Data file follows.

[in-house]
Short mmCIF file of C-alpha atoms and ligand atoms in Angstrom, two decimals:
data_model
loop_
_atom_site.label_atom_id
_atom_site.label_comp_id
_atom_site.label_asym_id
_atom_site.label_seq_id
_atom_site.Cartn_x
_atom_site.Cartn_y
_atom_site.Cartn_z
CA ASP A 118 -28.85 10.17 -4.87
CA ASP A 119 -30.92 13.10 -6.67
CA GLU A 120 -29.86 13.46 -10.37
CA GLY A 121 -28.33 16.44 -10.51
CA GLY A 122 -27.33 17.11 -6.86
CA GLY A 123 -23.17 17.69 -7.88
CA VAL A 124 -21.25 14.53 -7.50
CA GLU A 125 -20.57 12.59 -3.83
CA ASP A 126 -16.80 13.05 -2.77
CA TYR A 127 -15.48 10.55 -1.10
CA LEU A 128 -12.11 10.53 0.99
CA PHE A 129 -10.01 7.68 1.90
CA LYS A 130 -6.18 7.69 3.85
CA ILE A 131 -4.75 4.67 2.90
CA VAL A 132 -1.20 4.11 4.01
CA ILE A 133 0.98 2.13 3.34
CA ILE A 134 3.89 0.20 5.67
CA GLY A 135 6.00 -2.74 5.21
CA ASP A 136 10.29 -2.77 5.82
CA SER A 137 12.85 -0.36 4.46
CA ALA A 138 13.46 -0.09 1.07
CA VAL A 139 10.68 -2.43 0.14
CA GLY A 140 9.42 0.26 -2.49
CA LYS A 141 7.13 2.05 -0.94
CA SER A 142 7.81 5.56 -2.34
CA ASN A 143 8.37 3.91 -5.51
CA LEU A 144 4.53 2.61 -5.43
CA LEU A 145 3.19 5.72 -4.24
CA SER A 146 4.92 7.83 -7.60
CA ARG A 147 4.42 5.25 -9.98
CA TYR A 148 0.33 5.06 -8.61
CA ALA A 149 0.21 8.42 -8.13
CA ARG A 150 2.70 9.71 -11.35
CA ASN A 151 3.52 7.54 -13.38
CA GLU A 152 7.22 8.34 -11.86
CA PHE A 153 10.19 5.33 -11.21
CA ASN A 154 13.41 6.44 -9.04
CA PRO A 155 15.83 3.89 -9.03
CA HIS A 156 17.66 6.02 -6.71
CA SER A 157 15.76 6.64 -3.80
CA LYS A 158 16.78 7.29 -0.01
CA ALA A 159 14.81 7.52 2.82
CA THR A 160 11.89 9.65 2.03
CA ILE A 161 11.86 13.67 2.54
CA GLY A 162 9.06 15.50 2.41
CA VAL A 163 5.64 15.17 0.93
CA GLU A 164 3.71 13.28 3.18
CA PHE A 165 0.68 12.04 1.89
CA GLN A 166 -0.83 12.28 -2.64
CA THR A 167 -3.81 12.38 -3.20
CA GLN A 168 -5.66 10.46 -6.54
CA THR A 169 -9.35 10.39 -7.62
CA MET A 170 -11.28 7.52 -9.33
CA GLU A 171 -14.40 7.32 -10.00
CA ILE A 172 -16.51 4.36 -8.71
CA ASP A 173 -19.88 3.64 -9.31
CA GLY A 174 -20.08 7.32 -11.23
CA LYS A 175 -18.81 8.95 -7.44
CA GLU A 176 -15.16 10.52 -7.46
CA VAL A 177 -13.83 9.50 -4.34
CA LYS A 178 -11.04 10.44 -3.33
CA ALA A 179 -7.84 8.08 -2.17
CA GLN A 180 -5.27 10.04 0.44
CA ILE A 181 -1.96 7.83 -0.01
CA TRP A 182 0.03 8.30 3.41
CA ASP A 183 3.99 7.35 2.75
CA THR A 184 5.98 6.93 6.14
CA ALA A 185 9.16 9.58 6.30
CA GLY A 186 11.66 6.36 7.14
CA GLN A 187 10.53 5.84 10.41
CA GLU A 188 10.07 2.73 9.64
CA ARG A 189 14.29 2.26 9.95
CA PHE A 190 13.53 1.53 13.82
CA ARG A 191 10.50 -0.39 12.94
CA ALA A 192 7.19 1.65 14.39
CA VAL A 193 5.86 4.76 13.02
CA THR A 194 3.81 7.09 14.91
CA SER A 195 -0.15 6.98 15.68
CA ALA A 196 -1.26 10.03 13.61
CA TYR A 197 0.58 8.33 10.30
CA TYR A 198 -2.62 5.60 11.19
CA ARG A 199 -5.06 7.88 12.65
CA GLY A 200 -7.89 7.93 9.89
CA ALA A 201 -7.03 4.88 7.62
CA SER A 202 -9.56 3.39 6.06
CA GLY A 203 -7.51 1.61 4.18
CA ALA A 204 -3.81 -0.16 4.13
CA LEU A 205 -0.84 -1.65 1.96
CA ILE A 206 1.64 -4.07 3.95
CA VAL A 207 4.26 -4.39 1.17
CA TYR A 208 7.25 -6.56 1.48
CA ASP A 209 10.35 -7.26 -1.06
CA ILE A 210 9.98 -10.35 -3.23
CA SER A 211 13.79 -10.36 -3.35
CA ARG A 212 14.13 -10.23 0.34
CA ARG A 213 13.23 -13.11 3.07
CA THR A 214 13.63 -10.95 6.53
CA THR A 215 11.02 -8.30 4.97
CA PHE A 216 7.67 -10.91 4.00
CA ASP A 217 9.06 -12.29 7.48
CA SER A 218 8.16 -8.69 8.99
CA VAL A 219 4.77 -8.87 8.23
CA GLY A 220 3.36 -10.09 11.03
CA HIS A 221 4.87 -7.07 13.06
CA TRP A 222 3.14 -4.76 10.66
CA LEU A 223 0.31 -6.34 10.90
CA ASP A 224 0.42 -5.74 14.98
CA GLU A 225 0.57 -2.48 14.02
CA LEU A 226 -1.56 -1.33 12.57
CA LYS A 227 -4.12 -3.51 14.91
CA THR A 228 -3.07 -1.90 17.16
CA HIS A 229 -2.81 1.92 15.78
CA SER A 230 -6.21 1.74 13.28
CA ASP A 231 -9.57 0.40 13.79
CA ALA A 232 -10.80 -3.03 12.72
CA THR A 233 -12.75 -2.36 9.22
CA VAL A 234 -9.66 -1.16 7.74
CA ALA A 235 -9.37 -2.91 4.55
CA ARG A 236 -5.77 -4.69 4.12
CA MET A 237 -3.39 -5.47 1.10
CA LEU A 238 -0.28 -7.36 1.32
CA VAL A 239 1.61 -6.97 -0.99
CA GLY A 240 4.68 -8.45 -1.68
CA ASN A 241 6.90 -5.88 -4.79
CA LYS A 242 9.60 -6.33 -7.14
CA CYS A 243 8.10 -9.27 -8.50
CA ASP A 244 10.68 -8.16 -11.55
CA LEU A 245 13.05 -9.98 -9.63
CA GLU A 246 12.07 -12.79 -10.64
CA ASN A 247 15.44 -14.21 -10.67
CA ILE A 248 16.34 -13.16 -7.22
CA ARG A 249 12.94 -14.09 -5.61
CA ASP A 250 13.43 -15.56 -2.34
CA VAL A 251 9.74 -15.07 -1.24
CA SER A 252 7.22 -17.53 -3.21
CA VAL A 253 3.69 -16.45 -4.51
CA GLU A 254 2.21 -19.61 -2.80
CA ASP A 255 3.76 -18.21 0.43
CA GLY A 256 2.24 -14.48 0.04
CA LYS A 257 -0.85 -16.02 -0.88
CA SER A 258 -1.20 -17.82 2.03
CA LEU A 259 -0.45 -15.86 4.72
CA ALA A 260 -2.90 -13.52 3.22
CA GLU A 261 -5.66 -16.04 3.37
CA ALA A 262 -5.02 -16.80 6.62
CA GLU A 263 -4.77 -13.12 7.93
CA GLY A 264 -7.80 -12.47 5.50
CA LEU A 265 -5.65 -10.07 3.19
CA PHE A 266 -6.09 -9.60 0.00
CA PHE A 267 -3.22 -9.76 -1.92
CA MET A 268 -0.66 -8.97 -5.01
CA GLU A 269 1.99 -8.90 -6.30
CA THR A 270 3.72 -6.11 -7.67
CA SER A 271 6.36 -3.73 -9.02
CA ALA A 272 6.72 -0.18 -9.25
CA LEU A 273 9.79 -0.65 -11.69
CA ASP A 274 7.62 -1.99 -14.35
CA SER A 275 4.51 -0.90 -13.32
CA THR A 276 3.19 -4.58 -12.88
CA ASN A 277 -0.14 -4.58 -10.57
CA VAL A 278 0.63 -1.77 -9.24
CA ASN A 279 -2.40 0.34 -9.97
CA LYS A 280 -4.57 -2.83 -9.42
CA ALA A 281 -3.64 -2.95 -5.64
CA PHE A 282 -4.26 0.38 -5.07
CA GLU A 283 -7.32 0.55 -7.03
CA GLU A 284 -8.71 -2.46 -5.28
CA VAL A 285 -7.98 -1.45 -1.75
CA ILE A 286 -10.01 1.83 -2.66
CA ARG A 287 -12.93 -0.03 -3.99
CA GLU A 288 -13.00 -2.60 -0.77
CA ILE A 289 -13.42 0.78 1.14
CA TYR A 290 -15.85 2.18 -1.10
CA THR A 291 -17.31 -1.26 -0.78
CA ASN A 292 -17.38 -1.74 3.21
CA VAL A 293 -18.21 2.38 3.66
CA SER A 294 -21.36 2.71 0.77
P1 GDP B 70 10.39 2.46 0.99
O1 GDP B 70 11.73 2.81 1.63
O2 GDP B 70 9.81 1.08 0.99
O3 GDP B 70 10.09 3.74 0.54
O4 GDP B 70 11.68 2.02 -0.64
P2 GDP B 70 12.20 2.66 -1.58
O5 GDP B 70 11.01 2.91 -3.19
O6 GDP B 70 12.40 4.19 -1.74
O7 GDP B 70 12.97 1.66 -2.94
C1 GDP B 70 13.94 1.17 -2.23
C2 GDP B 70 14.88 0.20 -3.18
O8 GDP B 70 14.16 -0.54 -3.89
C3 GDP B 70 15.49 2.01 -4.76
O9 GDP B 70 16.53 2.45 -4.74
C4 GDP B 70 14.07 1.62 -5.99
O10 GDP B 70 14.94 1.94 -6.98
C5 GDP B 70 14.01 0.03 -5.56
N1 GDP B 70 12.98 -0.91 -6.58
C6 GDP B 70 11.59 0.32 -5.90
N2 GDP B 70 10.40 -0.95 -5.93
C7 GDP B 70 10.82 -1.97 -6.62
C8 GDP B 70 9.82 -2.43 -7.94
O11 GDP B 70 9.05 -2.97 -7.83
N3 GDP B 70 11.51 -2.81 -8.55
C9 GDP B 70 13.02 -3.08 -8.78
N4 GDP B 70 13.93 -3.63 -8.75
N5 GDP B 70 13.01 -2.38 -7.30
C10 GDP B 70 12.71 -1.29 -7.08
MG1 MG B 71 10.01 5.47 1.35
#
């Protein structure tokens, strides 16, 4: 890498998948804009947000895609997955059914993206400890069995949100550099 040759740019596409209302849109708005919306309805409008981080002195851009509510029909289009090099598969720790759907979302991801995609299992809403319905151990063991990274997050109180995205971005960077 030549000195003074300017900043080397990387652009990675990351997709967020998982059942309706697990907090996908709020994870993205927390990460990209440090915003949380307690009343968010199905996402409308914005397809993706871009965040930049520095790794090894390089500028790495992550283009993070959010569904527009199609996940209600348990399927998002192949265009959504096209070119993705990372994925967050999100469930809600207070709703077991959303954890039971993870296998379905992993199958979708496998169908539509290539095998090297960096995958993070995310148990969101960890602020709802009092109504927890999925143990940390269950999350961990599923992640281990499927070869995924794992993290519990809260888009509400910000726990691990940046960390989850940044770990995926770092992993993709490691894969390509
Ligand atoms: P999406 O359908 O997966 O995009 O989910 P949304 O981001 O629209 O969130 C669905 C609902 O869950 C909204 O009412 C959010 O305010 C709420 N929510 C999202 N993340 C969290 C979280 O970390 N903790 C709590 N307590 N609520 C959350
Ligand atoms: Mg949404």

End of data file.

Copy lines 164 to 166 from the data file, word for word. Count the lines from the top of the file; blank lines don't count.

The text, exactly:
CA THR A 270 3.72 -6.11 -7.67
CA SER A 271 6.36 -3.73 -9.02
CA ALA A 272 6.72 -0.18 -9.25